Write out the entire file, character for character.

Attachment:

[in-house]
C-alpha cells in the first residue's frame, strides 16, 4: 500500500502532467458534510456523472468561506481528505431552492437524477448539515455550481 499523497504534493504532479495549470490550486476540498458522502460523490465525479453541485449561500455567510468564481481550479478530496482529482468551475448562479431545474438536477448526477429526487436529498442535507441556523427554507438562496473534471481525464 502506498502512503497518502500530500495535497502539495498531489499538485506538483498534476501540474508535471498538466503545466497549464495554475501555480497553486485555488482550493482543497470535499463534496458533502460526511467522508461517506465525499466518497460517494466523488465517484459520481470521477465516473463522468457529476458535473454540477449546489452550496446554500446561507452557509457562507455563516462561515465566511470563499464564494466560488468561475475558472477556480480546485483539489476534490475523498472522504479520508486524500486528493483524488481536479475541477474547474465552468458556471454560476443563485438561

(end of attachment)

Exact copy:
[in-house]
C-alpha cells in the first residue's frame, strides 16, 4: 500500500502532467458534510456523472468561506481528505431552492437524477448539515455550481 499523497504534493504532479495549470490550486476540498458522502460523490465525479453541485449561500455567510468564481481550479478530496482529482468551475448562479431545474438536477448526477429526487436529498442535507441556523427554507438562496473534471481525464 502506498502512503497518502500530500495535497502539495498531489499538485506538483498534476501540474508535471498538466503545466497549464495554475501555480497553486485555488482550493482543497470535499463534496458533502460526511467522508461517506465525499466518497460517494466523488465517484459520481470521477465516473463522468457529476458535473454540477449546489452550496446554500446561507452557509457562507455563516462561515465566511470563499464564494466560488468561475475558472477556480480546485483539489476534490475523498472522504479520508486524500486528493483524488481536479475541477474547474465552468458556471454560476443563485438561